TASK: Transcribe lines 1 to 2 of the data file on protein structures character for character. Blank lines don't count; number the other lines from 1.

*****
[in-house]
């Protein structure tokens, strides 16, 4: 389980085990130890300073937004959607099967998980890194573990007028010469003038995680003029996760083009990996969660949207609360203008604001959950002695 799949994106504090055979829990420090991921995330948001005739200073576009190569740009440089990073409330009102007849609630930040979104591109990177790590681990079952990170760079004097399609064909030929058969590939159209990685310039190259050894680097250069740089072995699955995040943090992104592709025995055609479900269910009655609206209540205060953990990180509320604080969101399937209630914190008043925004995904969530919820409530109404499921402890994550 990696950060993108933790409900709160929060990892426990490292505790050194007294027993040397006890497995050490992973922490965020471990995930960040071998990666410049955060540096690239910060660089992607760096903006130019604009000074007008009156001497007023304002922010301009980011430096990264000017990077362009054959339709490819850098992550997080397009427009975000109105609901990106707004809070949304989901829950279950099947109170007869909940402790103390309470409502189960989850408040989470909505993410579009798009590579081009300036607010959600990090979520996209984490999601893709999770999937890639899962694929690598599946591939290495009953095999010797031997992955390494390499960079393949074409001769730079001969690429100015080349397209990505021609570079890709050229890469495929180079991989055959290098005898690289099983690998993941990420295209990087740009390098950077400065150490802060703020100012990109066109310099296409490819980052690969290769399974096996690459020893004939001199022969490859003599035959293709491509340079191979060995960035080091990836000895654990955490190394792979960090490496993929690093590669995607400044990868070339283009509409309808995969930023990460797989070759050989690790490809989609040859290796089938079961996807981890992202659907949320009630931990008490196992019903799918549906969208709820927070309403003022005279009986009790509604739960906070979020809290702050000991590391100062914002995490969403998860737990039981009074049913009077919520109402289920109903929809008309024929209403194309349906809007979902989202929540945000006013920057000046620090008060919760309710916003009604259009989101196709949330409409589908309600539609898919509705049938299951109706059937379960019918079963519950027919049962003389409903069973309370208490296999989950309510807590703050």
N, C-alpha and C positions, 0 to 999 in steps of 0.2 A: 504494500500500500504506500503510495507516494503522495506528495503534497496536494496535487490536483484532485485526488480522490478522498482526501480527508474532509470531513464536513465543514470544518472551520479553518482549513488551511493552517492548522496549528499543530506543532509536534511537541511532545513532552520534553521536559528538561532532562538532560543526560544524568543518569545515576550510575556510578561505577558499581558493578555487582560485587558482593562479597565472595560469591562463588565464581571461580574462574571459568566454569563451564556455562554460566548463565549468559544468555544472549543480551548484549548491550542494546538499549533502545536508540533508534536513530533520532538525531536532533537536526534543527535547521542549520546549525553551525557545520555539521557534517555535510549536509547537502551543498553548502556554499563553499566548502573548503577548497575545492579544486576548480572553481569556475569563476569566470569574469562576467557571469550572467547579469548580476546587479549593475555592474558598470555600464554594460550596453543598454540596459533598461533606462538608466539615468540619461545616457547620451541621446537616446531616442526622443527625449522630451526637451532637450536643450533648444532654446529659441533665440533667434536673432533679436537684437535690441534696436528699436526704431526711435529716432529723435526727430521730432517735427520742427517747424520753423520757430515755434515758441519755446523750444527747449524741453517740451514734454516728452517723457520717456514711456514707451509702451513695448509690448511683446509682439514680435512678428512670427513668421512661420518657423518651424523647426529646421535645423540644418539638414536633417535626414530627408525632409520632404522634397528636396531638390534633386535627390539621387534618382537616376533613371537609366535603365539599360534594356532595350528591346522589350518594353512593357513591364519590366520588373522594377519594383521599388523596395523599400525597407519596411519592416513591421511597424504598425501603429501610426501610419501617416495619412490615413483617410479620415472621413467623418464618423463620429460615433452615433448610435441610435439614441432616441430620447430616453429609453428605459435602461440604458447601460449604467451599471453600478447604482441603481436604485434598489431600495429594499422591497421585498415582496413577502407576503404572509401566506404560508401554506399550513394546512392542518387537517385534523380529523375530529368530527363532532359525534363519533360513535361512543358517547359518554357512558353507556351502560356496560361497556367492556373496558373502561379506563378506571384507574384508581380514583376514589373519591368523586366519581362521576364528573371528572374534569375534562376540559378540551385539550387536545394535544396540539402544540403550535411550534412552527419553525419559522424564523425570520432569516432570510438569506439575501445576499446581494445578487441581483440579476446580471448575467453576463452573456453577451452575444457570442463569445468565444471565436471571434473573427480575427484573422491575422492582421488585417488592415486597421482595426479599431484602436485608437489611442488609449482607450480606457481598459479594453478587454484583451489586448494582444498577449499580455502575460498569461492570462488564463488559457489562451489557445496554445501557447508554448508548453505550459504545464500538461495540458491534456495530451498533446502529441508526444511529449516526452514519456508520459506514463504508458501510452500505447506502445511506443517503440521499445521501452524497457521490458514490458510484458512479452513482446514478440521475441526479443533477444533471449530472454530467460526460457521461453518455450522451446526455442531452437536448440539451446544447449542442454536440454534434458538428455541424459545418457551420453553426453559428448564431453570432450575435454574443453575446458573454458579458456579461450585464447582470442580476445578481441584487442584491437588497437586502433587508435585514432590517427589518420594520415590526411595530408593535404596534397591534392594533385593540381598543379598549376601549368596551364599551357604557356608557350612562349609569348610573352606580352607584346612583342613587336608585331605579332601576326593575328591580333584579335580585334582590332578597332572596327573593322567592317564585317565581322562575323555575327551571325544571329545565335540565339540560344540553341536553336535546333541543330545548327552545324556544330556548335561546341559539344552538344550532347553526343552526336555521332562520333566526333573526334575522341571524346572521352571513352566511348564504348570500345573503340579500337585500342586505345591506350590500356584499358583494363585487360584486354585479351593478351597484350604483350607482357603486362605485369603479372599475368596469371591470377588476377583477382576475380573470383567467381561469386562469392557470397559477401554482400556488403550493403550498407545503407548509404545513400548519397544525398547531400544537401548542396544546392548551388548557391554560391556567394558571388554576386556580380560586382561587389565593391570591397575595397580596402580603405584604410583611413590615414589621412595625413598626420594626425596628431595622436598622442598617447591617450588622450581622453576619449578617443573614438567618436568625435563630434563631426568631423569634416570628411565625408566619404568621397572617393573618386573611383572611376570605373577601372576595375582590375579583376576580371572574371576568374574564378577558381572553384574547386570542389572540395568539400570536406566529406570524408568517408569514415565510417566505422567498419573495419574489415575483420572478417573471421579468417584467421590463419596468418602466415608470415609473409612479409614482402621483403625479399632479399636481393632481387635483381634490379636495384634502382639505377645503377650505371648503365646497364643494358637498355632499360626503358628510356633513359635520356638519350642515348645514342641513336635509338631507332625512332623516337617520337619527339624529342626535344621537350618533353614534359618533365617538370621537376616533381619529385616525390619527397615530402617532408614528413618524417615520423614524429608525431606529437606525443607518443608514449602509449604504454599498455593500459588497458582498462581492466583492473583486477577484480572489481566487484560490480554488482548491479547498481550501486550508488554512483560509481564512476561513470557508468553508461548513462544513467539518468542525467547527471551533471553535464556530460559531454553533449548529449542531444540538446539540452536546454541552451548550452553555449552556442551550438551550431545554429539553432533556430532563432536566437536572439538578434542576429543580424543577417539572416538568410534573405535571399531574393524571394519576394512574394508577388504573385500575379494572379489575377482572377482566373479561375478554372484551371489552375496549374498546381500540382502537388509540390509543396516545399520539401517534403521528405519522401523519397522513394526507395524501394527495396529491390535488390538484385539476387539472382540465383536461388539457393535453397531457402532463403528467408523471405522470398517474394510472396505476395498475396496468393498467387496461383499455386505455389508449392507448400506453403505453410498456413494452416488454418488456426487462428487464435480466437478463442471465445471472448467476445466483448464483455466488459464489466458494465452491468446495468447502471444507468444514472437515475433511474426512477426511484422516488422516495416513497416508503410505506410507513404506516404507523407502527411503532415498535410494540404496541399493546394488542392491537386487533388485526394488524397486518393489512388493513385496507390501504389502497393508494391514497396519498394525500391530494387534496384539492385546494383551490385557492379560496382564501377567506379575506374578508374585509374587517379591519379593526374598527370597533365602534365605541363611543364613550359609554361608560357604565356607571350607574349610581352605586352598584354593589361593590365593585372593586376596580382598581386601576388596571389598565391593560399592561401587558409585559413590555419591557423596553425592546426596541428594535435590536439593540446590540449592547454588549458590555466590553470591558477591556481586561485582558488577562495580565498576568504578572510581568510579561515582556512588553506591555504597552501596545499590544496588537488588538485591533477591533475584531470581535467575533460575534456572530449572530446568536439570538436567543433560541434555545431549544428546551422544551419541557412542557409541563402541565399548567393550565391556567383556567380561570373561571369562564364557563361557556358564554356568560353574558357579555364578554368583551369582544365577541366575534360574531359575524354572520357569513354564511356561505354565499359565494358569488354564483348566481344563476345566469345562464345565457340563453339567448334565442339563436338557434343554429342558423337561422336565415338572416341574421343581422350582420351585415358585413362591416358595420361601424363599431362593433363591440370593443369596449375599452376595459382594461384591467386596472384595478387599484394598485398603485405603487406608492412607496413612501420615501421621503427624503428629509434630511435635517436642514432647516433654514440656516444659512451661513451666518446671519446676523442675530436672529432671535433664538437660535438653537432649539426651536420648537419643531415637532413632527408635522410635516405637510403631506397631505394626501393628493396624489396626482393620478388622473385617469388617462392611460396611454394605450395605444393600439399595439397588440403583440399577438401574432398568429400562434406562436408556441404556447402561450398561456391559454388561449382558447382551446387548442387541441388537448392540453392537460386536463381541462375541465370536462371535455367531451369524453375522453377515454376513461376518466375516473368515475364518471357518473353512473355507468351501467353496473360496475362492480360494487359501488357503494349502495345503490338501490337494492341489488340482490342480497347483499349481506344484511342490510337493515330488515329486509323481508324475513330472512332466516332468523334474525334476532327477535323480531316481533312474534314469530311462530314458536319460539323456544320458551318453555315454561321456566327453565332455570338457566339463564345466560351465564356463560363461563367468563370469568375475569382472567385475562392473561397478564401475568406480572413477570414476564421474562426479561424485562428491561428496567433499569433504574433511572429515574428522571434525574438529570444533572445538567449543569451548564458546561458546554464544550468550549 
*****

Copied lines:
[in-house]
């Protein structure tokens, strides 16, 4: 389980085990130890300073937004959607099967998980890194573990007028010469003038995680003029996760083009990996969660949207609360203008604001959950002695 799949994106504090055979829990420090991921995330948001005739200073576009190569740009440089990073409330009102007849609630930040979104591109990177790590681990079952990170760079004097399609064909030929058969590939159209990685310039190259050894680097250069740089072995699955995040943090992104592709025995055609479900269910009655609206209540205060953990990180509320604080969101399937209630914190008043925004995904969530919820409530109404499921402890994550 990696950060993108933790409900709160929060990892426990490292505790050194007294027993040397006890497995050490992973922490965020471990995930960040071998990666410049955060540096690239910060660089992607760096903006130019604009000074007008009156001497007023304002922010301009980011430096990264000017990077362009054959339709490819850098992550997080397009427009975000109105609901990106707004809070949304989901829950279950099947109170007869909940402790103390309470409502189960989850408040989470909505993410579009798009590579081009300036607010959600990090979520996209984490999601893709999770999937890639899962694929690598599946591939290495009953095999010797031997992955390494390499960079393949074409001769730079001969690429100015080349397209990505021609570079890709050229890469495929180079991989055959290098005898690289099983690998993941990420295209990087740009390098950077400065150490802060703020100012990109066109310099296409490819980052690969290769399974096996690459020893004939001199022969490859003599035959293709491509340079191979060995960035080091990836000895654990955490190394792979960090490496993929690093590669995607400044990868070339283009509409309808995969930023990460797989070759050989690790490809989609040859290796089938079961996807981890992202659907949320009630931990008490196992019903799918549906969208709820927070309403003022005279009986009790509604739960906070979020809290702050000991590391100062914002995490969403998860737990039981009074049913009077919520109402289920109903929809008309024929209403194309349906809007979902989202929540945000006013920057000046620090008060919760309710916003009604259009989101196709949330409409589908309600539609898919509705049938299951109706059937379960019918079963519950027919049962003389409903069973309370208490296999989950309510807590703050």